With the same procedure as followed in the previous problem, we get

 

I B = 8.89

A

I C = 1.2mA

V CE = 2.92V

50% increase in

resulted in 12.1% increase in I C and 20.9% decrease in V CEQ

Problem 2:

Determine the DC level of I B and V C for the network shown:

Solution: Open all the capacitors for DC analysis. R = 91 k + 110 k I

Solution:

Open all the capacitors for DC analysis.

R B = 91 k

+ 110 k

I B = ( V CC – V BE ) / [ R B +

= 201k ( R C + R E )]

= (18 – 0.7) / [ 201k + 75( 3.3+0.51)]

= 35.5

A

I C =

I B = 2.66mA

V CE = V CC – (I C R C ) = 18 – ( 2.66mA)(3.3k) = 9.22V

D. Load line analysis

The two extreme points of the load line I C,max and V CE, max are found in the same as a voltage divider circuit.

I C,max = V CC / (R C + R E ) – Saturation current V CE, max – Cut off voltage

7. Miscellaneous bias configurations

There are a number of BJT bias configurations that do not match the basic types of biasing that are discussed till now.

  • I. Miscellaneous bias (1)

Analyze the circuit in the next slide. Given

= 120

There are a number of BJT bias configurations that do not match the basic types of

Solution

This circuit is same as DC bias with voltage feedback but with no emitter resistor. Thus the expression for I B is same except for R E term.

I B = (V CC – V BE ) / ( R B +

R C )

= ( 20 – 0.7) / [680k + (120)(4.7k)]

= 15.51

A

I C =

I B = 1.86mA

V CE = V CC – I C R C = 11.26V = V CE V B = V BE = 0.7V V BC = V B – V C = 0.7V – 11.26V = - 10.56V

II.

Miscellaneous bias (2)

Equivalent circuit Input loop Output loop 17

Equivalent circuit

Equivalent circuit Input loop Output loop 17

Input loop

Output loop

Equivalent circuit Input loop Output loop 17
Solution The above circuit is fixed bias circuit. Applying KVL to input loop: V EE =

Solution

The above circuit is fixed bias circuit.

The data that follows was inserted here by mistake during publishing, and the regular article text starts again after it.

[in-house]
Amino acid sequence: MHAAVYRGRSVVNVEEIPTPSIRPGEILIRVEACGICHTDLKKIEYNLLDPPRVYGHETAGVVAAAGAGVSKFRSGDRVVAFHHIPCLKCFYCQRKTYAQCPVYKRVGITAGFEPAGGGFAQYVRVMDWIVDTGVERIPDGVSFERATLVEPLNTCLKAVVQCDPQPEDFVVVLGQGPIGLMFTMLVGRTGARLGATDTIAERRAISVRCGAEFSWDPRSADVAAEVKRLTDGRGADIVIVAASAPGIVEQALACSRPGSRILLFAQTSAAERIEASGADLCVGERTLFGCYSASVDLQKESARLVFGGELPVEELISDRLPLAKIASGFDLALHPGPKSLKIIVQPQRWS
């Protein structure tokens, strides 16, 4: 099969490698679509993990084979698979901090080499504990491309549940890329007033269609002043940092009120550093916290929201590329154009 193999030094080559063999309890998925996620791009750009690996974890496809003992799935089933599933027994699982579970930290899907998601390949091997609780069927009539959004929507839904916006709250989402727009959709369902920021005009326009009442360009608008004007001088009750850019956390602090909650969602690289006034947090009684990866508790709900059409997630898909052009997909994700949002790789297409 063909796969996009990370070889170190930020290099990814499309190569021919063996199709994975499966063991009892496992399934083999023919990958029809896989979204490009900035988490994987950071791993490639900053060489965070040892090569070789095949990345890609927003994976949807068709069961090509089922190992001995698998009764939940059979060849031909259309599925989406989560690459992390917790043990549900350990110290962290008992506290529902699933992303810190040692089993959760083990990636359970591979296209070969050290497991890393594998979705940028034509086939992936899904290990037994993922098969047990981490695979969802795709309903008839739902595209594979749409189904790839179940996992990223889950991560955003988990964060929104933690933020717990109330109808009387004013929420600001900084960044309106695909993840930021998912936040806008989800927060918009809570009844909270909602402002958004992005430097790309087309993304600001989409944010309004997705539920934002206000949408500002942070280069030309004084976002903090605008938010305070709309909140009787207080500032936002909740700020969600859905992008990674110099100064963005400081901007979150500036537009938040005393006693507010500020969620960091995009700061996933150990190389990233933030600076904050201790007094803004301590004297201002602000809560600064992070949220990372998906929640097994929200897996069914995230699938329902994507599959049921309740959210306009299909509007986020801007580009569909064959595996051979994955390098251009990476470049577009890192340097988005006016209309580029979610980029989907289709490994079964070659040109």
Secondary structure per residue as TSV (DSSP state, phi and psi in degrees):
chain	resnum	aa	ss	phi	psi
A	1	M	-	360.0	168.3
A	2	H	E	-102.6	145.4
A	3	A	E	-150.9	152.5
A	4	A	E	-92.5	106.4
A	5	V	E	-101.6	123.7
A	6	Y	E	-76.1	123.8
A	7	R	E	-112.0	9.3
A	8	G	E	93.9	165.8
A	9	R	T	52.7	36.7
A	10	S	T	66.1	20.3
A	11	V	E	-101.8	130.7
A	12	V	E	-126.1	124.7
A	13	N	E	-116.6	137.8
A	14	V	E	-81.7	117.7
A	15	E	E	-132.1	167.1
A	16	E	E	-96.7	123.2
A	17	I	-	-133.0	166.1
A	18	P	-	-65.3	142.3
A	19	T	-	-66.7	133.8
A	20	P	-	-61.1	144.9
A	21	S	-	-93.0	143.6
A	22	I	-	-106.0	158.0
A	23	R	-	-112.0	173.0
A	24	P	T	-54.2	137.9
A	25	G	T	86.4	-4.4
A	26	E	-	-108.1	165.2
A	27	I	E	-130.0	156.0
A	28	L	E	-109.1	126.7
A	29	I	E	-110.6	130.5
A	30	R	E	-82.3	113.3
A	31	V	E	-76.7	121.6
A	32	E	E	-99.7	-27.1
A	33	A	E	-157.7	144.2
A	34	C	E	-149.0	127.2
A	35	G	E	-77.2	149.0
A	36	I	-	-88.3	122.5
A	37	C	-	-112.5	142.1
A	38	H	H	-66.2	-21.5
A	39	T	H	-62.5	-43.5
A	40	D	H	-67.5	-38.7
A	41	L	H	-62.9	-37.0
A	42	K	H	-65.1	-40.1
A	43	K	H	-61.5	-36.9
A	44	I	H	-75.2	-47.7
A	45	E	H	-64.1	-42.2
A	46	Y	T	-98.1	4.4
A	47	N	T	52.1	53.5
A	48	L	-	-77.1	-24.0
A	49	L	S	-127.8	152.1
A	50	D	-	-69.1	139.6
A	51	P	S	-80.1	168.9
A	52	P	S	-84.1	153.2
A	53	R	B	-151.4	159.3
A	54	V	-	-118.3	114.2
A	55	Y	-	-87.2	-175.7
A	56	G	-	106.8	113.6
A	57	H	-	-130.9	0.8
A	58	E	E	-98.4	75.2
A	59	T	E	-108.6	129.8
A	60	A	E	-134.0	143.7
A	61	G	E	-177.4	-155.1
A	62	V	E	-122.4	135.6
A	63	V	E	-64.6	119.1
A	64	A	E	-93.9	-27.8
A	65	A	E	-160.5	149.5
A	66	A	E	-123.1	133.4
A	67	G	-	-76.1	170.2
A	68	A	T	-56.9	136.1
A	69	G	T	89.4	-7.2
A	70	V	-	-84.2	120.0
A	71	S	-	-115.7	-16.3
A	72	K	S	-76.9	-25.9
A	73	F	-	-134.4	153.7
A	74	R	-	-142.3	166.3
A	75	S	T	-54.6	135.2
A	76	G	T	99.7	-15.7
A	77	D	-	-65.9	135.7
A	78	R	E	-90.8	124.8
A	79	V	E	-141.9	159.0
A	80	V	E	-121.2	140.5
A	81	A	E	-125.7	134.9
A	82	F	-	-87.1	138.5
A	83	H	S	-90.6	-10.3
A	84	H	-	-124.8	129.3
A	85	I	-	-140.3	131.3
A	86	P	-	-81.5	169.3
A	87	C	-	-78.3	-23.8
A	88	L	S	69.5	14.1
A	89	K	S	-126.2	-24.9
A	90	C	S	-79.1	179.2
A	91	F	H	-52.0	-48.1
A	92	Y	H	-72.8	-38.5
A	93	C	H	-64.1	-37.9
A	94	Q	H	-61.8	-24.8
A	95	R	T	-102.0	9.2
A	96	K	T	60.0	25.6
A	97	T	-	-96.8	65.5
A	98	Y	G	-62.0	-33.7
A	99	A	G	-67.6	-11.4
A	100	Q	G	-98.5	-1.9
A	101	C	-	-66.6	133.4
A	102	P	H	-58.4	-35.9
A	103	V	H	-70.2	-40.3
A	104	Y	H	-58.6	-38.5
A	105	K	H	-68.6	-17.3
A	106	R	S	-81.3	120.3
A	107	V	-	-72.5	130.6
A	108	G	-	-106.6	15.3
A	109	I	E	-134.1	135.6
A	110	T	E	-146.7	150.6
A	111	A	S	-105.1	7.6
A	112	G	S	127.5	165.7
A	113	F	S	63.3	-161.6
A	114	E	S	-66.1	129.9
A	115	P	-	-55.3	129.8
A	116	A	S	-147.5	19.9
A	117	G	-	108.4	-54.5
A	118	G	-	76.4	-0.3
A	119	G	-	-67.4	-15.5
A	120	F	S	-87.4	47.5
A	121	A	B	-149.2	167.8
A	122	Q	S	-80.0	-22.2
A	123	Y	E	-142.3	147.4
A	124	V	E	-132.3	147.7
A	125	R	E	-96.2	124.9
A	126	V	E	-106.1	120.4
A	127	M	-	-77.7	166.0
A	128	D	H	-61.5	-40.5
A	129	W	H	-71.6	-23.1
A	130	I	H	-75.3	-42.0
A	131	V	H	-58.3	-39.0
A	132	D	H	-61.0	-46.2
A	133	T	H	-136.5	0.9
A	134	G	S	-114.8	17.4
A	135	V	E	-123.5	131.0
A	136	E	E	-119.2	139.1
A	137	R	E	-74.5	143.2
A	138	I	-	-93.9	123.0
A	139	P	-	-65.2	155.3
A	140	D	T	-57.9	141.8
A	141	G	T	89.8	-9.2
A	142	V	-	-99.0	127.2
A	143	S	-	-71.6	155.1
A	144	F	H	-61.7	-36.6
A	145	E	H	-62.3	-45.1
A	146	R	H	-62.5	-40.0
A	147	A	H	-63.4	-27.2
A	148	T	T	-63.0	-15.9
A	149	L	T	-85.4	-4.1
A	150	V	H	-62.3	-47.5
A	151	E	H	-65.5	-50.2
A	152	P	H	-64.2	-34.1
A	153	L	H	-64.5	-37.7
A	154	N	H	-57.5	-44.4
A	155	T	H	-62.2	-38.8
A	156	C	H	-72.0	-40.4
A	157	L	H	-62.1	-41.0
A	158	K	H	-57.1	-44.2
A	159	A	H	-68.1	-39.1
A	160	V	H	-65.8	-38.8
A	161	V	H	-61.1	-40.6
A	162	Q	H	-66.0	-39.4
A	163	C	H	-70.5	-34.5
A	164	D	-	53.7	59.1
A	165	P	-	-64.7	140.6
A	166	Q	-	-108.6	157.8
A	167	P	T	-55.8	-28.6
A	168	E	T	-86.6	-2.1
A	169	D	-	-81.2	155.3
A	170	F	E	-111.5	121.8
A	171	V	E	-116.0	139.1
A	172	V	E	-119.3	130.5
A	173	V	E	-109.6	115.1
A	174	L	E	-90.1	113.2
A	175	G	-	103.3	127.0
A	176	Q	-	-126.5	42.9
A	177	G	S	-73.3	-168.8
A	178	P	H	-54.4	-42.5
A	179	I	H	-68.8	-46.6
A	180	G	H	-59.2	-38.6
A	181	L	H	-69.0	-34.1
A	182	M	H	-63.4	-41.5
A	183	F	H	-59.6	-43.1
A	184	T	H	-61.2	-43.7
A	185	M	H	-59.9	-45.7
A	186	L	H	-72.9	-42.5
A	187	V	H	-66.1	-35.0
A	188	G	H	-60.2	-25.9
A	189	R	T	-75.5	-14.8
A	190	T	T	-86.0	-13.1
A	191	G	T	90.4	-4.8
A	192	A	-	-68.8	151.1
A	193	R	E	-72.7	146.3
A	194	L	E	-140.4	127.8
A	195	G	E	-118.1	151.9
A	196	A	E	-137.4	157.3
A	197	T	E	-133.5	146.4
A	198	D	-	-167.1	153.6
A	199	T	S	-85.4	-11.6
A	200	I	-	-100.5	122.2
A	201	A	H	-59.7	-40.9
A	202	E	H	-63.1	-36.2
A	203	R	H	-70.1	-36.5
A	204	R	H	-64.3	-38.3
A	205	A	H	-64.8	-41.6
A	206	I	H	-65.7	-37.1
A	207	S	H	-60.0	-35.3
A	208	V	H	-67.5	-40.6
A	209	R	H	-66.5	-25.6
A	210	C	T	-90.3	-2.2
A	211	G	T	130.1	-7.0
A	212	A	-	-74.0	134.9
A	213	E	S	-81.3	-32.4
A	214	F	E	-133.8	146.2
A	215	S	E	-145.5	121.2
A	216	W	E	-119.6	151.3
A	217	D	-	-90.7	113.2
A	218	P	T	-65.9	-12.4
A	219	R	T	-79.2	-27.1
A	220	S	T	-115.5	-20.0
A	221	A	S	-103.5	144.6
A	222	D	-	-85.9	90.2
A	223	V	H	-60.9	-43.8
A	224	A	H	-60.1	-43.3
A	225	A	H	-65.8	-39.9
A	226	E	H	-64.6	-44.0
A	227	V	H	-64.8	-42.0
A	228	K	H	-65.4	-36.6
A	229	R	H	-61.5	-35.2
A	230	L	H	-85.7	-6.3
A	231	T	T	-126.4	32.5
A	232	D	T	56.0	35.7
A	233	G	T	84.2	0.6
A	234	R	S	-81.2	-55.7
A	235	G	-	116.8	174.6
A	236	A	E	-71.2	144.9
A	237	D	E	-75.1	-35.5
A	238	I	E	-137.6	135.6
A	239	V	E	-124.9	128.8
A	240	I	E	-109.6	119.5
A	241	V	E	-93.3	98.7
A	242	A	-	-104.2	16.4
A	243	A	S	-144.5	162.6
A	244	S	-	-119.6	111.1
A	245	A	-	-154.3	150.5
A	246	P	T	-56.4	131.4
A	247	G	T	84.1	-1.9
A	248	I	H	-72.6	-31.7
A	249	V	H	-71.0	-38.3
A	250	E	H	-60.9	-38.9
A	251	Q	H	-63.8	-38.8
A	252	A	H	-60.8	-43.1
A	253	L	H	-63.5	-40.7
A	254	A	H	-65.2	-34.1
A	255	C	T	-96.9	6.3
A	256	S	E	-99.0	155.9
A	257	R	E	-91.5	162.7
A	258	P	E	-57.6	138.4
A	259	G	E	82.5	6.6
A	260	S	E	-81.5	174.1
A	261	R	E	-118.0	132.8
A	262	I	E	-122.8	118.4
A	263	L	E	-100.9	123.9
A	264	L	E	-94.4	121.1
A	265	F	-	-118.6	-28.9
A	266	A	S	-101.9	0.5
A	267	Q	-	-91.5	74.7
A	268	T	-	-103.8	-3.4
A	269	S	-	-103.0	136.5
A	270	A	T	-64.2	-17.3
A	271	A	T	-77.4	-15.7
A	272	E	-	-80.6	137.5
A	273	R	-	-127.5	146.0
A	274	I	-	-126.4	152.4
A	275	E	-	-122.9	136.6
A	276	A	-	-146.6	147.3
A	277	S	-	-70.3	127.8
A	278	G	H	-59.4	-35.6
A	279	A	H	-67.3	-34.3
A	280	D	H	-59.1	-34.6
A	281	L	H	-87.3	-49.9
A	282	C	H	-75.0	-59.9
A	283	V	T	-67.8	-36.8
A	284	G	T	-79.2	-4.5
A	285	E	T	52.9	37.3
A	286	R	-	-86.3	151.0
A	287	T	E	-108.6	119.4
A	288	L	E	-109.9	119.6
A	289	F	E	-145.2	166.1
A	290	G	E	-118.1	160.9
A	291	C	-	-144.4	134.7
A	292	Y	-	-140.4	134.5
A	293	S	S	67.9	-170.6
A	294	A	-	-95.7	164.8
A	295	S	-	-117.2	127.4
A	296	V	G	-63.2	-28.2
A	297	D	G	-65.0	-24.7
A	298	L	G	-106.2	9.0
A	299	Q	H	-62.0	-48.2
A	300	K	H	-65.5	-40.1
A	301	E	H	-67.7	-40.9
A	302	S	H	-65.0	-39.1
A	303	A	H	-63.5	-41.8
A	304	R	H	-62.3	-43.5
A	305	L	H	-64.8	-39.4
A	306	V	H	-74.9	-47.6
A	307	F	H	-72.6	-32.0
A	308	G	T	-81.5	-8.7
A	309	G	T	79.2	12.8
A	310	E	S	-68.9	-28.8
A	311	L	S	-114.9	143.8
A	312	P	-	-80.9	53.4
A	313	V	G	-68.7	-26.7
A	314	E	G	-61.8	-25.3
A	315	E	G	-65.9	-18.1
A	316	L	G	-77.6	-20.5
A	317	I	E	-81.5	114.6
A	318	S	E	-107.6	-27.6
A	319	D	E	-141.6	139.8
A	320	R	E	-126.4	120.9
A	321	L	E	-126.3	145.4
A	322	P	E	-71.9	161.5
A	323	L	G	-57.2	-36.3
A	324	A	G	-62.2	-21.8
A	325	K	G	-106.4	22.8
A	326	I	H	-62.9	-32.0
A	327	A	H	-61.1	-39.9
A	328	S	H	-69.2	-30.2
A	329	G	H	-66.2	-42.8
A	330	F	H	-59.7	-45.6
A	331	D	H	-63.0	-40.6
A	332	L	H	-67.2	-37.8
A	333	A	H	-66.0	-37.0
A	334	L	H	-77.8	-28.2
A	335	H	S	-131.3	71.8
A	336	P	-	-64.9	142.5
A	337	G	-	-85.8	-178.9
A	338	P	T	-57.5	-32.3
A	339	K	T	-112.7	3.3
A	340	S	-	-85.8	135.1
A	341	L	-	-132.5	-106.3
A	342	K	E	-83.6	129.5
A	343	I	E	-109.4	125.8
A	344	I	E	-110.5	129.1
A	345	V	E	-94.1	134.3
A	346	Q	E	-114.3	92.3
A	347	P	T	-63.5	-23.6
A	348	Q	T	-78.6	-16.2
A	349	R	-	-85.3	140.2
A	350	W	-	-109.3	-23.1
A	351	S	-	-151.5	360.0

Applying KVL to input loop:

V EE

= V BE

+ I B R B

I B = ( V EE – V BE ) / R B = 83

I C =

I B = 3.735mA

A

V C = -I C R C = - 4.48V V B = - I B R B = - 8.3V

III.

Miscellaneous bias (3)

Determine V CE,Q and I E for the network.

Given

= 90

( Note that the circuit given is common collector mode which can be identified by No resistance connected to the collector output taken at the emitter)

Solution The above circuit is fixed bias circuit. Applying KVL to input loop: V EE =
Input loop Writing KVL to input loop: V = I R + V + ( +1)I

Input loop

Input loop Writing KVL to input loop: V = I R + V + ( +1)I

Writing KVL to input loop:

V EE = I B R B + V BE + (

+1)I B R E

I B = (V EE – V BE ) / [R B + (

+1) R E ]

= ( 20 – 0.7) / [ 240K + (91)(2K)]

= 45.73

A

I C =

I B = 4.12mA

Output loop

Output loop Applying KVL to the output loop: I = ( V EE = V CE

Applying KVL to the output loop:

I E = (

V EE = V CE + I E R E +1) I B = 4.16mA, V EE = 20V

V CE = V EE – I E R E = 11.68V

IV.

Miscellaneous bias (4)

Find V CB and I B for the Common base configuration given:

Given: = 60 Input loop
Given:
= 60
Input loop
Output loop Applying KVL to the output loop: I = ( V EE = V CE

Applying KVL to input loop

I E = ( V EE – V BE ) / R E = 2.75mA I E = I C = 2.75mA

Output loop

I B = I C / = 45.8 A
I B = I C /
= 45.8
A

Applying KVL to output loop:

V CB

V CC = I C R C + V CB = V CC – I C R C = 3.4V

  • V. Miscellaneous bias (5)

Determine VC and VB for the network given below.

Given

= 120

Note that this is voltage divider circuit with split supply. ( +V CC at the collector and – V EE at the emitter)

Applying KVL to input loop I = ( V – V ) / R = 2.75mA

Thevinin equivalent at the input

Thevinin equivalent at the input R = (8.2k)(2.2k) / [ 8.2k+2.2k] = 1.73k I = (V

R th = (8.2k)(2.2k) / [ 8.2k+2.2k] = 1.73k

  • I = (V CC + V EE ) / [R 1 + R 2 ] = ( 20 + 20) / ( 8.2K + 2.2K) = 3.85mA E th = IR 2 – V EE = - 11.53V

Equivalent circuit

Thevinin equivalent at the input R = (8.2k)(2.2k) / [ 8.2k+2.2k] = 1.73k I = (V

Applying KVL:

V EE – E th – V BE – (

+1)I B R E – I B R th = 0

I B = ( V EE – E th – V BE ) / [(

+1) R E + R th ]

= 35.39

A

I C =

I B = 4.25mA

V C = V CC – I C R C = 8.53V V B = - E th – I B R th = - 11.59V

Design Operations: